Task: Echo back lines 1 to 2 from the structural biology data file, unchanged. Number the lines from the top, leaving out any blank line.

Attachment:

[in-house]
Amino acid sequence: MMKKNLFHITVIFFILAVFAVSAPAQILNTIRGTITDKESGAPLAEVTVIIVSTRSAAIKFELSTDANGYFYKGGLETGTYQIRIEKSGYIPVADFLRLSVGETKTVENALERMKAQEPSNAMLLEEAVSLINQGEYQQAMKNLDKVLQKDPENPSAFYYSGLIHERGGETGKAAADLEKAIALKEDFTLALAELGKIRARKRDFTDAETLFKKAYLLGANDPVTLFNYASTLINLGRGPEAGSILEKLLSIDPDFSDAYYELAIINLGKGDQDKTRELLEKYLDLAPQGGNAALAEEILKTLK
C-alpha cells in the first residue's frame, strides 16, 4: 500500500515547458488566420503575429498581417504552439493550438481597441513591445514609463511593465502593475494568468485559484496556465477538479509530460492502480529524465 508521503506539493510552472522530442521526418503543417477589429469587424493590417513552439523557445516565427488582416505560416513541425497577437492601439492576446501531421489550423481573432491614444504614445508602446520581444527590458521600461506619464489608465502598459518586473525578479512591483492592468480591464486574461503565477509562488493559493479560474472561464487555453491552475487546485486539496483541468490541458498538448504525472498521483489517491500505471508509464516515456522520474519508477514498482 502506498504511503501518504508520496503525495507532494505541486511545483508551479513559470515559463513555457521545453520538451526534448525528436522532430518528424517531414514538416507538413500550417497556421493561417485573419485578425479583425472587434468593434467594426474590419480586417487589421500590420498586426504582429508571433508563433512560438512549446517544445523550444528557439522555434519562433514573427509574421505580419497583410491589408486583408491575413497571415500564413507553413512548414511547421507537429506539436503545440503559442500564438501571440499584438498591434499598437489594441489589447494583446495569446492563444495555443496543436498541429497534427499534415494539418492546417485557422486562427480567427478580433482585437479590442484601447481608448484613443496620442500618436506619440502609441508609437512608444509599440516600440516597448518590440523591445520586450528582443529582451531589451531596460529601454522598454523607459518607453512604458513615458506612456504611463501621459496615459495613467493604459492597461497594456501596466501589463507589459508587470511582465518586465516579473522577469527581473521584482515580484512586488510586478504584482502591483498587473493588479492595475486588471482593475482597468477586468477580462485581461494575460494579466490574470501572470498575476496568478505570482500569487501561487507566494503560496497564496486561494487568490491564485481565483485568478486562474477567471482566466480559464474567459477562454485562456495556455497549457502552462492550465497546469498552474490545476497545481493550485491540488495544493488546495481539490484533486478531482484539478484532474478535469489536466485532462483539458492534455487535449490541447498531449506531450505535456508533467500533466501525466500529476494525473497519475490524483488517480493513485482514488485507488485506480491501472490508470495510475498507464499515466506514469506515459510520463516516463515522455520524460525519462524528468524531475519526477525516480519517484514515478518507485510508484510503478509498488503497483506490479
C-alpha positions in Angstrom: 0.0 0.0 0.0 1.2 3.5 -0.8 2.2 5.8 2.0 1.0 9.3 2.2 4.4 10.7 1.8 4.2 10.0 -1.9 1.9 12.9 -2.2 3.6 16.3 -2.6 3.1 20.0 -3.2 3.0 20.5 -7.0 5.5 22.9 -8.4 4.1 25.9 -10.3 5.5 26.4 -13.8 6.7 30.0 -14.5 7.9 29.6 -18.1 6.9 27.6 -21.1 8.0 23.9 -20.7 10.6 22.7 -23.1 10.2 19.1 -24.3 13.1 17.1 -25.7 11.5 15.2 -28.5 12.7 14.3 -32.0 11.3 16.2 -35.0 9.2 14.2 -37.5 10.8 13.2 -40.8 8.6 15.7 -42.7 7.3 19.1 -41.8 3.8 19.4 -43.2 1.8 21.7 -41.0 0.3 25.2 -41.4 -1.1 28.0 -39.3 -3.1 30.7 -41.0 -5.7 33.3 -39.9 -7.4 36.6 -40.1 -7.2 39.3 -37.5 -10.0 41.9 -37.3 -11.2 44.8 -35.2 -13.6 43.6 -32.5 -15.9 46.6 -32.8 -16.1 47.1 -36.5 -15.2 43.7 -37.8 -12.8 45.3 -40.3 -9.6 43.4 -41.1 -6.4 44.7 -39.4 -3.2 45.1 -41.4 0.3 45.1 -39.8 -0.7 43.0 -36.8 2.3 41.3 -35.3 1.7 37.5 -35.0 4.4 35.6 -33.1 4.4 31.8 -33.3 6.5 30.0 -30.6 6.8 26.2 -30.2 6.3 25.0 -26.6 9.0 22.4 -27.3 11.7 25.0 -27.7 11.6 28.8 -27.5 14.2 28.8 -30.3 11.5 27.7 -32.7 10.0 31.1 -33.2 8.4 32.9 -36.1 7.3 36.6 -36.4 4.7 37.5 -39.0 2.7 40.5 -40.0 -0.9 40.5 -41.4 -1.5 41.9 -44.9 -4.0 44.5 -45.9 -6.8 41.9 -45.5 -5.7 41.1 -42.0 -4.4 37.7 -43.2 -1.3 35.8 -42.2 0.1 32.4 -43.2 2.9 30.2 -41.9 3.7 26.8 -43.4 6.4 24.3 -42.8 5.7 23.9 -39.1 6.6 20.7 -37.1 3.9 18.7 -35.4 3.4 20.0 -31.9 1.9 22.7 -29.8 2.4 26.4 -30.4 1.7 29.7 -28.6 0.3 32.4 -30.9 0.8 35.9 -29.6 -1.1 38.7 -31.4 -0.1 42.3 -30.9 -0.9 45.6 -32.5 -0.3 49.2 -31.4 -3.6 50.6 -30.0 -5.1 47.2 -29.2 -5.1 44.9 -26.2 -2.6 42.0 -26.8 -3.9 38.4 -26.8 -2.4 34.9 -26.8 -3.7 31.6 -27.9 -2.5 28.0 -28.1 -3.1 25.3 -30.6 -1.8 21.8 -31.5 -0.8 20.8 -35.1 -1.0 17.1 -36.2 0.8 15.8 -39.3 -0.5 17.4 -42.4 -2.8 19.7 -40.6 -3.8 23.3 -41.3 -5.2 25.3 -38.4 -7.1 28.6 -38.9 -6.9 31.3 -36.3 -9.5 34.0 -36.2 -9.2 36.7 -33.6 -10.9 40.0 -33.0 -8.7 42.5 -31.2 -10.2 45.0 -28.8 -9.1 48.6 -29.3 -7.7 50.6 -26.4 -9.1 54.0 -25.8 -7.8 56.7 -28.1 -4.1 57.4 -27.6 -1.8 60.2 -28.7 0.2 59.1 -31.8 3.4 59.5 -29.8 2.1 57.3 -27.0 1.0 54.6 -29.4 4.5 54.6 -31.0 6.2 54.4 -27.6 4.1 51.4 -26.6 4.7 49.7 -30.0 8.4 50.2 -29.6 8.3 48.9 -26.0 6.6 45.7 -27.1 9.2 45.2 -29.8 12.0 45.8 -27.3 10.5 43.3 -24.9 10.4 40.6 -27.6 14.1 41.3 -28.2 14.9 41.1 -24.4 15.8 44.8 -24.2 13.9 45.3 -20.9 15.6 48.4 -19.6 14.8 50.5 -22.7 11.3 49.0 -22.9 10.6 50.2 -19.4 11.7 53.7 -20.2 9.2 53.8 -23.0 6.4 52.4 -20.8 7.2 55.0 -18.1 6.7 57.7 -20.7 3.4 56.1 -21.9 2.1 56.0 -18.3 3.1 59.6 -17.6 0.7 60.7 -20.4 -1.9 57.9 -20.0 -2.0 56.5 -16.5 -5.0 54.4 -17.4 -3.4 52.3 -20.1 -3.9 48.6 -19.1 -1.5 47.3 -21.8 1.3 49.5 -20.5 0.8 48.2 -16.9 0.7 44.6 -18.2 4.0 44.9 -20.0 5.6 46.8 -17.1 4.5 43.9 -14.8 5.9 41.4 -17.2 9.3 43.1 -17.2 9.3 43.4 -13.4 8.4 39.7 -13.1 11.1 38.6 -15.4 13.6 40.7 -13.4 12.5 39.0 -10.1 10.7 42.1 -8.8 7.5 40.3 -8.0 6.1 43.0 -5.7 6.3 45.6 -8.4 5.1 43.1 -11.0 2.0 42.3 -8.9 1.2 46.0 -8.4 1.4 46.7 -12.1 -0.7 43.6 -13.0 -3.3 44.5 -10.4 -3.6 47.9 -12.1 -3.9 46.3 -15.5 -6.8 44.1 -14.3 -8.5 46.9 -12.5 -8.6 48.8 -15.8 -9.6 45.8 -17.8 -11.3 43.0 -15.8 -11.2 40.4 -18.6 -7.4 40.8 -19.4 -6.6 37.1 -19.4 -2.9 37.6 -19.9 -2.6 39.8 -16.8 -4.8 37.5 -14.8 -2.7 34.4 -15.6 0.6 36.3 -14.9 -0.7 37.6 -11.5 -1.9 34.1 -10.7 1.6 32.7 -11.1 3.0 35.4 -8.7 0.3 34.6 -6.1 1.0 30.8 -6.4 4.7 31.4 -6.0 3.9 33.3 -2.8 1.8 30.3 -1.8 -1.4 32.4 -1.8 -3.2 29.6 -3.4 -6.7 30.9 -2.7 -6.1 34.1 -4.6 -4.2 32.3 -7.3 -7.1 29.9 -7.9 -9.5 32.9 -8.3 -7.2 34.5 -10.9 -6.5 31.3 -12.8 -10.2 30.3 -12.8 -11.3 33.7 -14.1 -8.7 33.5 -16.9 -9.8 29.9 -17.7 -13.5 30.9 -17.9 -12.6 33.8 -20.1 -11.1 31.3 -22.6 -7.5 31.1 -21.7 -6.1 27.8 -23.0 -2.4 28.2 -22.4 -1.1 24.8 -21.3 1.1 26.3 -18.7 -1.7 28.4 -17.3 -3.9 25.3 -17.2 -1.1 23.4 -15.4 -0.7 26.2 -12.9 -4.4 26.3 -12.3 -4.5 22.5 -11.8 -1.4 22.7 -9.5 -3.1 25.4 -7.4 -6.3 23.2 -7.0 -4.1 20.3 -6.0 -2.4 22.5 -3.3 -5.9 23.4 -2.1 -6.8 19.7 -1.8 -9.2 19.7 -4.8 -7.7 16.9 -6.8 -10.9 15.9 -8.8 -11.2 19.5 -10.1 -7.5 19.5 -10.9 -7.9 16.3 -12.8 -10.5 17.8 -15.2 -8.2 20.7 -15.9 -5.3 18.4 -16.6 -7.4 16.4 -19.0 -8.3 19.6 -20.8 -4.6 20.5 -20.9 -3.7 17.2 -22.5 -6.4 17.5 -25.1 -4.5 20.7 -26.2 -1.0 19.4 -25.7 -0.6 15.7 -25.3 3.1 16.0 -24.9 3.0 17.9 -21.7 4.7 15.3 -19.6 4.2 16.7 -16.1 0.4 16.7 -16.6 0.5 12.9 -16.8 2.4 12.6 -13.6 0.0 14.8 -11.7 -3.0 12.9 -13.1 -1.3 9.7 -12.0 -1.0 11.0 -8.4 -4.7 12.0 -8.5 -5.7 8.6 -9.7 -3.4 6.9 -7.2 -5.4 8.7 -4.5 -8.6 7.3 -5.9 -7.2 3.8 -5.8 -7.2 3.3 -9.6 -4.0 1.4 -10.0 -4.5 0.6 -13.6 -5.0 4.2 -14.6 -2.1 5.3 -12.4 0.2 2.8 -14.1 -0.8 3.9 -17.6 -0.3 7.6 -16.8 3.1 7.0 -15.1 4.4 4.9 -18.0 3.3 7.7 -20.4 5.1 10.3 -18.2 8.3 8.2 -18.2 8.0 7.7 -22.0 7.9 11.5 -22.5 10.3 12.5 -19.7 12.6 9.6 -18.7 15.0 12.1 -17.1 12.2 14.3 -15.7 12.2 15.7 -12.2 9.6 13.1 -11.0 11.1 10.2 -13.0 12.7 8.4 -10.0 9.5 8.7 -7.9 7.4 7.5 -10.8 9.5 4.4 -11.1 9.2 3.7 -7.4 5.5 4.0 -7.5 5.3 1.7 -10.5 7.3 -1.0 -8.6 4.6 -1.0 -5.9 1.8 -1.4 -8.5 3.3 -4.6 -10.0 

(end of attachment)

[in-house]
Amino acid sequence: MMKKNLFHITVIFFILAVFAVSAPAQILNTIRGTITDKESGAPLAEVTVIIVSTRSAAIKFELSTDANGYFYKGGLETGTYQIRIEKSGYIPVADFLRLSVGETKTVENALERMKAQEPSNAMLLEEAVSLINQGEYQQAMKNLDKVLQKDPENPSAFYYSGLIHERGGETGKAAADLEKAIALKEDFTLALAELGKIRARKRDFTDAETLFKKAYLLGANDPVTLFNYASTLINLGRGPEAGSILEKLLSIDPDFSDAYYELAIINLGKGDQDKTRELLEKYLDLAPQGGNAALAEEILKTLK